|King Kong (CoStar) with Flat Stanley (LoopNet)|
Technology Improvement: LoopNet is more forward thinking when it comes to technology than CoStar. They invest twice as much of their revenues in technology and are trying to automate information gathering. They have also made some attempt at a Web 2.0 strategy with Facebook, LinkedIn, the iPad app, etc. This should hopefully result in a better user experience than CoStar users are accustomed to, and more efficient/lower cost research for the combined company.
Better Exposure to the General Public: CoStar has historically only been available to paying users. CoStar recently started CoStar Showcase to provide listings to the general public, but it doesn't have nearly the exposure that LoopNet has. LoopNet has much broader exposure to the general public and also has a stronghold on tertiary markets where CoStar is not as strong. A merger would likely make CoStar listings more visible to potential buyers/tenants directly and expand presence in tertiary markets. This would in-turn increase transparency in the market.
Monopoly Backlash/Pricing: LoopNet's subscription fees are relatively low, while CoStar's fees are high. If the combined company chooses to take on CoStar's fees, then entrepreneurs will be incentivized to build a lower cost competitor. If the combined company chooses to lower its fees (seems unlikely), that would be good for the industry, increase the user base and therefore increase transparency and help level the playing field between large real estate firms and small firms.
On a side note, if CoStar/LoopNet is smart, they will create several price points to (for all you economics majors) maximize revenue on the price elasticity curve. This would be good for both the company and users.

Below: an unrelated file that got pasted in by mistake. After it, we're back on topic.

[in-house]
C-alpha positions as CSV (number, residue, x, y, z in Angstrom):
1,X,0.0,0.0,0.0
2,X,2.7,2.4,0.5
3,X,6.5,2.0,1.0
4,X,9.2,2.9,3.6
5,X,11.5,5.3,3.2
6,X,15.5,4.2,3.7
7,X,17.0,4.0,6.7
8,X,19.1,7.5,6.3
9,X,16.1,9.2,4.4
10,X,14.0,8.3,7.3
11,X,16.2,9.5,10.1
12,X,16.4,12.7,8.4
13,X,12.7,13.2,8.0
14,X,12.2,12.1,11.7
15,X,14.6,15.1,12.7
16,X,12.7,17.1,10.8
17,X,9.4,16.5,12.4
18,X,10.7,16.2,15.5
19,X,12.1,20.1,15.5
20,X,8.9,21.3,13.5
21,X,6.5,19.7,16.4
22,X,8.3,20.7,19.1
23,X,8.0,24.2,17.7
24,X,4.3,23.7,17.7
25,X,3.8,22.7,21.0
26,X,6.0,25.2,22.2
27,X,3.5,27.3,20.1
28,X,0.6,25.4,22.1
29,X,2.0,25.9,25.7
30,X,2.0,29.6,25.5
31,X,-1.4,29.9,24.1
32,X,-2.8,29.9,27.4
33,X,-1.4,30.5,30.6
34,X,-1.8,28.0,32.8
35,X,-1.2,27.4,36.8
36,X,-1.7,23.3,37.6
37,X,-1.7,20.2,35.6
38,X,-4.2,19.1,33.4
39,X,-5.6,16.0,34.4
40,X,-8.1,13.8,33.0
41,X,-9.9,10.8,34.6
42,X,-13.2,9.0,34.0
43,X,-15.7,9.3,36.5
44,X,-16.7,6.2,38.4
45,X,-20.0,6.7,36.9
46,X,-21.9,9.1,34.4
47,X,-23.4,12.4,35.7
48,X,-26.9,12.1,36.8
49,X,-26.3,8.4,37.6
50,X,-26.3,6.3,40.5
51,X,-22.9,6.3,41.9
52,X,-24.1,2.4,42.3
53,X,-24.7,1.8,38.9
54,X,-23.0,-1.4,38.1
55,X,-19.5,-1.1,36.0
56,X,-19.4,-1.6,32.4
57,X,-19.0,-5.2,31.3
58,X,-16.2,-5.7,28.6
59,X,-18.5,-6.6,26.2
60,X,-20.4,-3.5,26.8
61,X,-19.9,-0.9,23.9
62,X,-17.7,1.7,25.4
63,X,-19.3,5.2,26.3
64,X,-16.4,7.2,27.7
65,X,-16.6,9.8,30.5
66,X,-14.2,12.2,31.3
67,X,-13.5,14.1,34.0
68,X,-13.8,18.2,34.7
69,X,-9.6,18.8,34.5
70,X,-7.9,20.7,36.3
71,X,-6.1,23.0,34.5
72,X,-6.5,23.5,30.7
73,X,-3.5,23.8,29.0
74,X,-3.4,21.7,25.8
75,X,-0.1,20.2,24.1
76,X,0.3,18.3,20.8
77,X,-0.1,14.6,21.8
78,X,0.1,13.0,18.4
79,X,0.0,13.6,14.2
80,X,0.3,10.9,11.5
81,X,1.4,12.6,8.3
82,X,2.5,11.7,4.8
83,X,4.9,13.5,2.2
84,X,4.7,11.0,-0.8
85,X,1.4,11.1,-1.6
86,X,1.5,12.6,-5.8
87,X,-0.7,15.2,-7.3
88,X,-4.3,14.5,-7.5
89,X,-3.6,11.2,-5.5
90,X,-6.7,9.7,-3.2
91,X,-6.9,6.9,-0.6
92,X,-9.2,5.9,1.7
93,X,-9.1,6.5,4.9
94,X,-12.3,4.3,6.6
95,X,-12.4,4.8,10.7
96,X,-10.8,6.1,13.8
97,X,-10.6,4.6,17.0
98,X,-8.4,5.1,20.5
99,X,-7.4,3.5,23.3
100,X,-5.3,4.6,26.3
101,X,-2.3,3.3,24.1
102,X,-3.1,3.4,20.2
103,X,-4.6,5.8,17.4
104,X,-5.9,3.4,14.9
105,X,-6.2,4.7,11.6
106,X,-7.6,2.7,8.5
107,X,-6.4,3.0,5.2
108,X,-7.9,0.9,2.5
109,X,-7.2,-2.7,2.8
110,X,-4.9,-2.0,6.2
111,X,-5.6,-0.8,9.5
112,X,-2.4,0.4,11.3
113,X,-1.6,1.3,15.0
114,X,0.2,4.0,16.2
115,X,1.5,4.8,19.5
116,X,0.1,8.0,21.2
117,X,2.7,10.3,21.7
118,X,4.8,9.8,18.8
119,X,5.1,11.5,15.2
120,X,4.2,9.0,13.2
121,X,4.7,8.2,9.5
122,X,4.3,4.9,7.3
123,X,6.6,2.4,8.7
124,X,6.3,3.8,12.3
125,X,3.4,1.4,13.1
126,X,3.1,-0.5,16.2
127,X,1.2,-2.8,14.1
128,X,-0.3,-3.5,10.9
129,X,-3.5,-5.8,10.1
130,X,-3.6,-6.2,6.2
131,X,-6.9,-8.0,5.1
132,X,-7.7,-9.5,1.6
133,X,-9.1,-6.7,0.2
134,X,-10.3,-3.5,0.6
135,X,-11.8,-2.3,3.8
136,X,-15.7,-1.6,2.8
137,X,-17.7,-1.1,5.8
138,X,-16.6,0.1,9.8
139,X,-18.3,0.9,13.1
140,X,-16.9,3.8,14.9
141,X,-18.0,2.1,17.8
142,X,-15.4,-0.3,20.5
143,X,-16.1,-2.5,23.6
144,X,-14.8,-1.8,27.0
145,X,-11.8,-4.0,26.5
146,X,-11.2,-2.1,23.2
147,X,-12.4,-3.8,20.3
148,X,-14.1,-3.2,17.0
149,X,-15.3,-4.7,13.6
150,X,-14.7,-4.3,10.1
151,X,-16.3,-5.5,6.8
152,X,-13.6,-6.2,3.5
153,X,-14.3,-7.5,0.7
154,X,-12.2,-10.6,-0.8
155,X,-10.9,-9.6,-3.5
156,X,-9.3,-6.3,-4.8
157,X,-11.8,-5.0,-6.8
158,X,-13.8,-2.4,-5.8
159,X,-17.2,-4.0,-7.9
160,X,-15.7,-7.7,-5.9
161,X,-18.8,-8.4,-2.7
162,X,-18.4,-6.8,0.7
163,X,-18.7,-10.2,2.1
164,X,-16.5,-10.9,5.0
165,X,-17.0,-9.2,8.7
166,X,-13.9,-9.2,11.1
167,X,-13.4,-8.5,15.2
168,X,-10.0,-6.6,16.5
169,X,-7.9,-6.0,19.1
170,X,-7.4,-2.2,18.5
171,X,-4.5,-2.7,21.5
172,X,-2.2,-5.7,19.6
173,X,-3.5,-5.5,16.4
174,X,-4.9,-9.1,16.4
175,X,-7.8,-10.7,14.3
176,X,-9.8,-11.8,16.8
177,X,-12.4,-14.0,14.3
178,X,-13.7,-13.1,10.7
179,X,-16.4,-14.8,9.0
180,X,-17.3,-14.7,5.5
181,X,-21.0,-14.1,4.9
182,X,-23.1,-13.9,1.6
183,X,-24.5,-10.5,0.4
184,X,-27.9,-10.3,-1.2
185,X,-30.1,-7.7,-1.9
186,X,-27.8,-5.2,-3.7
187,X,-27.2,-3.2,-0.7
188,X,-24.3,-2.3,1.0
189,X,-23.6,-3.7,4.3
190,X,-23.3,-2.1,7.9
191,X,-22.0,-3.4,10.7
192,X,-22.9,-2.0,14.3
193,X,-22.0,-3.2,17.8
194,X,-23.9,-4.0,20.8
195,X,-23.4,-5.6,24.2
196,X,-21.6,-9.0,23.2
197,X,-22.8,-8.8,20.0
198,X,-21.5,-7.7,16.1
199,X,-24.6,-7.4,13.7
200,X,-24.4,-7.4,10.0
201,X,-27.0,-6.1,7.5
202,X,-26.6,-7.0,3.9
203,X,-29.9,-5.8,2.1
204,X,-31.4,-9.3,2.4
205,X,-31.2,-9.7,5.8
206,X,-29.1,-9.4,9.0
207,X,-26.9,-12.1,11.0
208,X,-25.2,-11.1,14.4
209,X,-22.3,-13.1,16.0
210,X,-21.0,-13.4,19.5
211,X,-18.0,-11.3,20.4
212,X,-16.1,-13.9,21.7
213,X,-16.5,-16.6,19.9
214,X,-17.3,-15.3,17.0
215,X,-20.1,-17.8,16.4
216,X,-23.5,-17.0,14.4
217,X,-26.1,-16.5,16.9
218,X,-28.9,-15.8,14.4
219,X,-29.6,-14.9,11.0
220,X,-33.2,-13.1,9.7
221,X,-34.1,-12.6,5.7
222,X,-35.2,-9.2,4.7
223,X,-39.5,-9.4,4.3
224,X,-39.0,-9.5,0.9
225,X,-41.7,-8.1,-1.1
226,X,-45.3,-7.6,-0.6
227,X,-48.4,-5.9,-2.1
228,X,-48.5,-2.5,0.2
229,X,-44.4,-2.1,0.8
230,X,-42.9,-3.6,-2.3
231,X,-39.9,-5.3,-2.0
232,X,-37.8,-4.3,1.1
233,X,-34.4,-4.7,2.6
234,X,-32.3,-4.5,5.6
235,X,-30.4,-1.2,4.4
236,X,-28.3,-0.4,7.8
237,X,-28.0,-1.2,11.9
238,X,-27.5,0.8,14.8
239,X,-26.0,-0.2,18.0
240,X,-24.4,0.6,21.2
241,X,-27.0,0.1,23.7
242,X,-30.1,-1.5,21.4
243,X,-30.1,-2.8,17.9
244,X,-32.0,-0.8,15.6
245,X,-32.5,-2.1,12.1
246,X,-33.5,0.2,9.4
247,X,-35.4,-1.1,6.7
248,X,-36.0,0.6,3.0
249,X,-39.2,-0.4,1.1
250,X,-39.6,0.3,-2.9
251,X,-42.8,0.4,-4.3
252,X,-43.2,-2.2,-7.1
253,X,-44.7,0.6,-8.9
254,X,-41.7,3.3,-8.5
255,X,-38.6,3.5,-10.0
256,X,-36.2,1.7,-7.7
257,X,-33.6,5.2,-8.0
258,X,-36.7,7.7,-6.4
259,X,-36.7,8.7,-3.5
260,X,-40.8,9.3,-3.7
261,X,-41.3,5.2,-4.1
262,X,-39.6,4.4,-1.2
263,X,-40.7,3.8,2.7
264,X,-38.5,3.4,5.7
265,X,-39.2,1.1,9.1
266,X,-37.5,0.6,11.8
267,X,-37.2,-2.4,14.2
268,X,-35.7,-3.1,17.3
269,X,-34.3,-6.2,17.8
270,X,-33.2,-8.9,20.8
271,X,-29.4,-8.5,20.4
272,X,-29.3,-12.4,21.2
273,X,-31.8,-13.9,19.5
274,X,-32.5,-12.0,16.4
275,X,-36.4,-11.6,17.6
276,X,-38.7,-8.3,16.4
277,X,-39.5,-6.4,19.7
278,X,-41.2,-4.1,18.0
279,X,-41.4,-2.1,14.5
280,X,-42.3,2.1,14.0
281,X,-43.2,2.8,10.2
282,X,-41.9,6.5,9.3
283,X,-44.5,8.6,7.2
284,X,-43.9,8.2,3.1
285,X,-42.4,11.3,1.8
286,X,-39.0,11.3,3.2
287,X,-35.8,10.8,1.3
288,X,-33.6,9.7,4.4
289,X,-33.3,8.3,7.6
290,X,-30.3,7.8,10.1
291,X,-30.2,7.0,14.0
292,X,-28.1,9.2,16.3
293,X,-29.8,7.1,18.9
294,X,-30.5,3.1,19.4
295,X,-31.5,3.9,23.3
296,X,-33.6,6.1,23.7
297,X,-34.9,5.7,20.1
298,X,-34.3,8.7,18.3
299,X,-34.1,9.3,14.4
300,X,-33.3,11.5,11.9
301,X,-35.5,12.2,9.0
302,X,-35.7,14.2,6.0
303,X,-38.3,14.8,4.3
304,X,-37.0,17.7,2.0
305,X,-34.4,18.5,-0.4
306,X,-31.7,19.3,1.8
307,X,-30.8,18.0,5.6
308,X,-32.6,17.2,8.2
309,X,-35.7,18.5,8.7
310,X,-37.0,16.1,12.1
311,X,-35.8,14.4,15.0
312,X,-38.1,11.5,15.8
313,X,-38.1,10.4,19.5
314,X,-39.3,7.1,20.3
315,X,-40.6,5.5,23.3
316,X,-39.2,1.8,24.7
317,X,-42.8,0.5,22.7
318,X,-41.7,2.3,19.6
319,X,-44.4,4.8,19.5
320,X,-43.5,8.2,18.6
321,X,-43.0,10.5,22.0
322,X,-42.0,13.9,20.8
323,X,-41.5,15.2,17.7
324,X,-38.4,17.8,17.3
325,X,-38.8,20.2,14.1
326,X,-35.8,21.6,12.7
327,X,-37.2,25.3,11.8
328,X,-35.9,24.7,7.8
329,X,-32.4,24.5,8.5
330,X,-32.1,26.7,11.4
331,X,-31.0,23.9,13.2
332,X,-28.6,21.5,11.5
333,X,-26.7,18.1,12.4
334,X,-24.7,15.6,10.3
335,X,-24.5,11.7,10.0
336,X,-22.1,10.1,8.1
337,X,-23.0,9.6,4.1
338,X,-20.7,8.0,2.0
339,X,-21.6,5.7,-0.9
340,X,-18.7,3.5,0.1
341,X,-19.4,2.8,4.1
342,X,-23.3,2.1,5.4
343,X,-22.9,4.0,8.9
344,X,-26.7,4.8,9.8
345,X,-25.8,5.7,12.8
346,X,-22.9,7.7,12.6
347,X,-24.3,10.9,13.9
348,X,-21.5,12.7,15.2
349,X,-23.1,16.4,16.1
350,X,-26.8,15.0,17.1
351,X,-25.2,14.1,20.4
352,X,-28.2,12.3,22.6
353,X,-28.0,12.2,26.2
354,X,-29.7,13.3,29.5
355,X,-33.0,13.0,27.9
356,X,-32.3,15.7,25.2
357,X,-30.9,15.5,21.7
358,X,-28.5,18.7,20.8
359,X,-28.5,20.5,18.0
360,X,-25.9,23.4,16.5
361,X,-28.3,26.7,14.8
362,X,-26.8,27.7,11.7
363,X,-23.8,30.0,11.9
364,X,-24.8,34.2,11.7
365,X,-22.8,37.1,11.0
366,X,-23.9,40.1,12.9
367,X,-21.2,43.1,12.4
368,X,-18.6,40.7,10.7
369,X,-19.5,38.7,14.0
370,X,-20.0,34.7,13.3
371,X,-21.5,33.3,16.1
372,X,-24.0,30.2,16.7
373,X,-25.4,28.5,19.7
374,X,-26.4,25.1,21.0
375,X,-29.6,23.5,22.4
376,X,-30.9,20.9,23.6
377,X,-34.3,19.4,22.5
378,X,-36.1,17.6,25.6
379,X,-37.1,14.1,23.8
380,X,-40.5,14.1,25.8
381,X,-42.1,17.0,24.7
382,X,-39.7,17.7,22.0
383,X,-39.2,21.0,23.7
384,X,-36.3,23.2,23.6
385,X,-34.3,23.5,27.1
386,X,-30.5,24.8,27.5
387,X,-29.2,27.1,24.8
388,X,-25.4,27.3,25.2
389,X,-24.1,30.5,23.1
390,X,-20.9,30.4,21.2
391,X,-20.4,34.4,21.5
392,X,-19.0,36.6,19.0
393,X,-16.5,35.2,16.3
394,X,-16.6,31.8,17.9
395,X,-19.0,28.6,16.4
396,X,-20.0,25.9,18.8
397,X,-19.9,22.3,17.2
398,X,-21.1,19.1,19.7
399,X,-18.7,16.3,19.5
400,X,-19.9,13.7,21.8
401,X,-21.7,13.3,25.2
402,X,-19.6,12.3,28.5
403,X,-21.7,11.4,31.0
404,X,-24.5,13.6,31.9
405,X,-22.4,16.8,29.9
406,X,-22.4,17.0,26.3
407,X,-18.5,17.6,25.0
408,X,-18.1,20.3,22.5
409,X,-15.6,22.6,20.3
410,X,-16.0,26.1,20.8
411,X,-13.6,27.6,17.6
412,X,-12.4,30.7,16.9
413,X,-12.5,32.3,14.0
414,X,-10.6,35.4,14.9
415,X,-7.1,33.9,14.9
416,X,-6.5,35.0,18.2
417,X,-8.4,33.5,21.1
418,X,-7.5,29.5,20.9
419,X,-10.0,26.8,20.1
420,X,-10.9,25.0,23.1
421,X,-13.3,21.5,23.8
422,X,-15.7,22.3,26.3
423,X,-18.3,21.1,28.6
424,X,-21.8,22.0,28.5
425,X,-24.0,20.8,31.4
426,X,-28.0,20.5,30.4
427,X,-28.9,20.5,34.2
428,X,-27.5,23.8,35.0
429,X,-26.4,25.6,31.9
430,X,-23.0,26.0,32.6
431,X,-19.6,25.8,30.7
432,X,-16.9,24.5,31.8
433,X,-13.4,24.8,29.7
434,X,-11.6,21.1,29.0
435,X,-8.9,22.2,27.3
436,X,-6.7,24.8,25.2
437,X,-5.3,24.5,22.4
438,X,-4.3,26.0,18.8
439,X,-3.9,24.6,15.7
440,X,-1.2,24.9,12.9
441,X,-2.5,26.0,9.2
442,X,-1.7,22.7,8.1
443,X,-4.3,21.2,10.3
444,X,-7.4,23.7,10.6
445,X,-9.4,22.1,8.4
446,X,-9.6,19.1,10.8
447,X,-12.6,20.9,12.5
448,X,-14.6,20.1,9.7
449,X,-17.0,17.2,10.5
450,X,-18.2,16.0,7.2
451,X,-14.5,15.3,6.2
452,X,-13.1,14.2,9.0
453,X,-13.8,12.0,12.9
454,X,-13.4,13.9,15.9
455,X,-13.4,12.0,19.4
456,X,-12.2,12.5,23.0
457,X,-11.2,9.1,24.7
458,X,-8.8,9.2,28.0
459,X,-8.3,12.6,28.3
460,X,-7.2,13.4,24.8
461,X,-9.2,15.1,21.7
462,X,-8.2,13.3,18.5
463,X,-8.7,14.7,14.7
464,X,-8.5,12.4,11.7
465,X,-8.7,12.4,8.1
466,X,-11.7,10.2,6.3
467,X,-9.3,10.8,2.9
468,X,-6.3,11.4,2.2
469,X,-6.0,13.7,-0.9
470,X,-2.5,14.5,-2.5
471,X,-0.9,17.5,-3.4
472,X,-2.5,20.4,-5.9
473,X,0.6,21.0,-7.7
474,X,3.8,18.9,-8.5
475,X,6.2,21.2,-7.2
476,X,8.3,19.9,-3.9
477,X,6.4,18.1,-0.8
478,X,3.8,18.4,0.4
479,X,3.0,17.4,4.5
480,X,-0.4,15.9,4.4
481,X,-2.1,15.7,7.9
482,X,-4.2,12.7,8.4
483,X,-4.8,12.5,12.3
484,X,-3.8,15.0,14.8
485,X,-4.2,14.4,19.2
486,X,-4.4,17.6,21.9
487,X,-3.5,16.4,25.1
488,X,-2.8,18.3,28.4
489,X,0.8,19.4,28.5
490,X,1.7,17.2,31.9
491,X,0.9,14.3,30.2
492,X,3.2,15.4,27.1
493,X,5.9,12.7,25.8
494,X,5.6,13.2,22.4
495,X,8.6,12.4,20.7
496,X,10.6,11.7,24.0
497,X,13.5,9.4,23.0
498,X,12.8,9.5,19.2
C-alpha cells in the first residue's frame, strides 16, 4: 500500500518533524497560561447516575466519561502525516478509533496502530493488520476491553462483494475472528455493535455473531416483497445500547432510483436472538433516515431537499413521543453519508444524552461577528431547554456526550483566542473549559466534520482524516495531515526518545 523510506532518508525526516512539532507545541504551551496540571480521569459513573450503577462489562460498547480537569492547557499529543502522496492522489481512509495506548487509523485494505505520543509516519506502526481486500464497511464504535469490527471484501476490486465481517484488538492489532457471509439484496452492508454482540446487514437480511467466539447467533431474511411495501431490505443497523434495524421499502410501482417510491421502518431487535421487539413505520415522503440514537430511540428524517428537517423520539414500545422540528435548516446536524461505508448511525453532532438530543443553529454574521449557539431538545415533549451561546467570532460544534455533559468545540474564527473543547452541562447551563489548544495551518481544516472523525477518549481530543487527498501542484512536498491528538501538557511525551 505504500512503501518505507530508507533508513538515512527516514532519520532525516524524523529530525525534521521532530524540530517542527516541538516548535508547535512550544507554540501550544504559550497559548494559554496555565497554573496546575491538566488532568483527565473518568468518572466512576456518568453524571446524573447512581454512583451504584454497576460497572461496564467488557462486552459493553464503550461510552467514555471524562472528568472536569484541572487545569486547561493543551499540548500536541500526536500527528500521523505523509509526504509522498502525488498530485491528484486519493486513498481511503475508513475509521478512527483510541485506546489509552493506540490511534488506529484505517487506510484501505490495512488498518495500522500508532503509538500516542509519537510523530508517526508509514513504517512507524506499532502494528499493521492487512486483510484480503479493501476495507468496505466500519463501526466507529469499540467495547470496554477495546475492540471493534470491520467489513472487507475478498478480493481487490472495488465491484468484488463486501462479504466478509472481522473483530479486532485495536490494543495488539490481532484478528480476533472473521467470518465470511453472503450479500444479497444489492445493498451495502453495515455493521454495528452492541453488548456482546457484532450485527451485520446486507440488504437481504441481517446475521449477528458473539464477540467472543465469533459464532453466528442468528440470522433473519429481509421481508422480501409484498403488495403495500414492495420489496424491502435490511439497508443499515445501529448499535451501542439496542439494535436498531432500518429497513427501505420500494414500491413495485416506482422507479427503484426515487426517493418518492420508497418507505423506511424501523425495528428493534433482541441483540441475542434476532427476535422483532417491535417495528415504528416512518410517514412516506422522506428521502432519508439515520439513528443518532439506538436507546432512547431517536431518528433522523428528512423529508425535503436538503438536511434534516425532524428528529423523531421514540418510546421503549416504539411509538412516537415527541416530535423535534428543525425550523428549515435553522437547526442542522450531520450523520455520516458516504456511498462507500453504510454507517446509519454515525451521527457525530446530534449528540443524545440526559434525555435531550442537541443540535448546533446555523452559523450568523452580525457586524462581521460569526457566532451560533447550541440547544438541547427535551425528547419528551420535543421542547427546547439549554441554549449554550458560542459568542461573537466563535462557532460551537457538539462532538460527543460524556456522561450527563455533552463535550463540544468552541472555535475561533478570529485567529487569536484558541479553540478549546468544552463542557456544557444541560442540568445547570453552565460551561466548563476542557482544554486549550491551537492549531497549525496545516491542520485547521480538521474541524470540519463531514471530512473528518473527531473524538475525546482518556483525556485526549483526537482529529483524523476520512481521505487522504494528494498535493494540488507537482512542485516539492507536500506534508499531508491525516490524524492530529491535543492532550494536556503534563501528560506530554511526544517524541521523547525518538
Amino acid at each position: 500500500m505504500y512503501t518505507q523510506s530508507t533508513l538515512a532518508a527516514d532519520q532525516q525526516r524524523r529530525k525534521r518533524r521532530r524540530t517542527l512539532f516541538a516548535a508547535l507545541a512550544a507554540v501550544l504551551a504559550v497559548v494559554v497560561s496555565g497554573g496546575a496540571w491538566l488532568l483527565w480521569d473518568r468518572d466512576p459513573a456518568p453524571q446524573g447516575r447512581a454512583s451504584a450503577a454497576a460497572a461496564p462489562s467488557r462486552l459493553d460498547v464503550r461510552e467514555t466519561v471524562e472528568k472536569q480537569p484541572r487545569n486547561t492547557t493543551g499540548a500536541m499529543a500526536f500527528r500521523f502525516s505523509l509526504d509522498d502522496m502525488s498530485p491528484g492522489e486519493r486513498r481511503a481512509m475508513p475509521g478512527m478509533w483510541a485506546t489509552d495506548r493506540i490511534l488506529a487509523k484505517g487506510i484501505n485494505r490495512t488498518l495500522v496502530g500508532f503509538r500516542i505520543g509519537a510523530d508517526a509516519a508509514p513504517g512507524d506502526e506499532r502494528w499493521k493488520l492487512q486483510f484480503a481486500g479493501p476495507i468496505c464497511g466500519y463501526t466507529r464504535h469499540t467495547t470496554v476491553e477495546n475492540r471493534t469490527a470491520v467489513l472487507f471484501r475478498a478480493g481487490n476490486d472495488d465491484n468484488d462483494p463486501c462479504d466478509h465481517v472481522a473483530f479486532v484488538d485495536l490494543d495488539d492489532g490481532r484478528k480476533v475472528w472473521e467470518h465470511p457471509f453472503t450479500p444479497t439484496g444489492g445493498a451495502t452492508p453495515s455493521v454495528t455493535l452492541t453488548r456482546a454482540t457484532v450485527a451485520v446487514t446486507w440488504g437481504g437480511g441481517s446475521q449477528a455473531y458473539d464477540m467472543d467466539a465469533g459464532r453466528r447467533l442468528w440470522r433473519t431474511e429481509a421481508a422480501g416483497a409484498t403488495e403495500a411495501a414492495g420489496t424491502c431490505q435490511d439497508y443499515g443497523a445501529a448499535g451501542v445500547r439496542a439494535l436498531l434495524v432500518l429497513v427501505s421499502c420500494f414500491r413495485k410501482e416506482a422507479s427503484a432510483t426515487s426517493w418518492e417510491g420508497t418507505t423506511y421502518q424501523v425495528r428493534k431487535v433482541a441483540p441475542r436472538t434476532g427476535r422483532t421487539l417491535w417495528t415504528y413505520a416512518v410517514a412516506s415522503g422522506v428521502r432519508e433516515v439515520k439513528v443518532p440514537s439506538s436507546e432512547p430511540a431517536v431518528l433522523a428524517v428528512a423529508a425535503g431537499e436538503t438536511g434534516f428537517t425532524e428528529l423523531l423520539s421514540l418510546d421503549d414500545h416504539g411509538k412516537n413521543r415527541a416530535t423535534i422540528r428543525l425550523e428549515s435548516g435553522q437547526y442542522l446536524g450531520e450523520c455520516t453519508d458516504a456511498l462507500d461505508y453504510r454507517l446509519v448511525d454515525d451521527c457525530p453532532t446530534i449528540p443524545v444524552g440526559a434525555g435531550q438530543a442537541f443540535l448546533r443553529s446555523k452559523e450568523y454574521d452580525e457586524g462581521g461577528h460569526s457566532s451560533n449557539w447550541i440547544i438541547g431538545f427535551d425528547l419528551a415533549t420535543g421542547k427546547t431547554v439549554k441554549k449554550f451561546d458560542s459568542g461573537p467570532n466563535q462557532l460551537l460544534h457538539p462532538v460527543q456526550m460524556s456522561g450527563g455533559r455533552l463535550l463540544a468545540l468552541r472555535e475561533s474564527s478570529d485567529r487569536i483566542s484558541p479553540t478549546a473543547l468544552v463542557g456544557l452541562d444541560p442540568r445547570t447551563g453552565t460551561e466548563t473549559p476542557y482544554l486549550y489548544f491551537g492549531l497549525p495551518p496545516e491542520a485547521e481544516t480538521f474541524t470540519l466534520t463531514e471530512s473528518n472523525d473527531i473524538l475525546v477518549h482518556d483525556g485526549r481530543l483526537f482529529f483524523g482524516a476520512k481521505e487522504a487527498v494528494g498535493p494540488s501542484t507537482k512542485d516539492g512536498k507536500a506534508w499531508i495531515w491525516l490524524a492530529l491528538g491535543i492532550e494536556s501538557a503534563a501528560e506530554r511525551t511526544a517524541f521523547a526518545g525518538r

A Monopoly: It has yet to be seen whether the government deems this merger to cause antitrust issues, but there's good reason to think it would. CoStar and LoopNet are the two largest players in the commercial real estate information world. While most commercial real estate firms are dependent on CoStar subscriptions, LoopNet did provide some competition. Additionally, LoopNet's presence required CoStar to continue to innovate. The combined company will have a chokehold over commercial real estate firms, and will have little incentive to innovate. The barriers to entry in commercial real estate listings/information is rather high. CoStar has an incredible amount of research gathered over many years, and makes a point of suing any company that threatens it. While it's UI/UX may be mediocre at best, it will be very hard for upstart companies to compete with its wealth of research, existing relationships, and most notably, the status quo in an antiquated industry.
- Prohibits CoStar and LoopNet from restricting customers' ability to support Xceligent
- Requires CoStar and LoopNet to allow customers to terminate their existing contracts, without penalty, with one year's prior notice.
- Bars the merged CoStar and LoopNet from requiring customers to buy any of its products as a condition for receiving other products, and from requiring customers to subscribe to multiple geographic coverage areas to gain access to a single area in which they are interested.
- Requires CoStar and LoopNet to continue to offer their customers certain core products on a stand-alone basis for three years after the acquisition.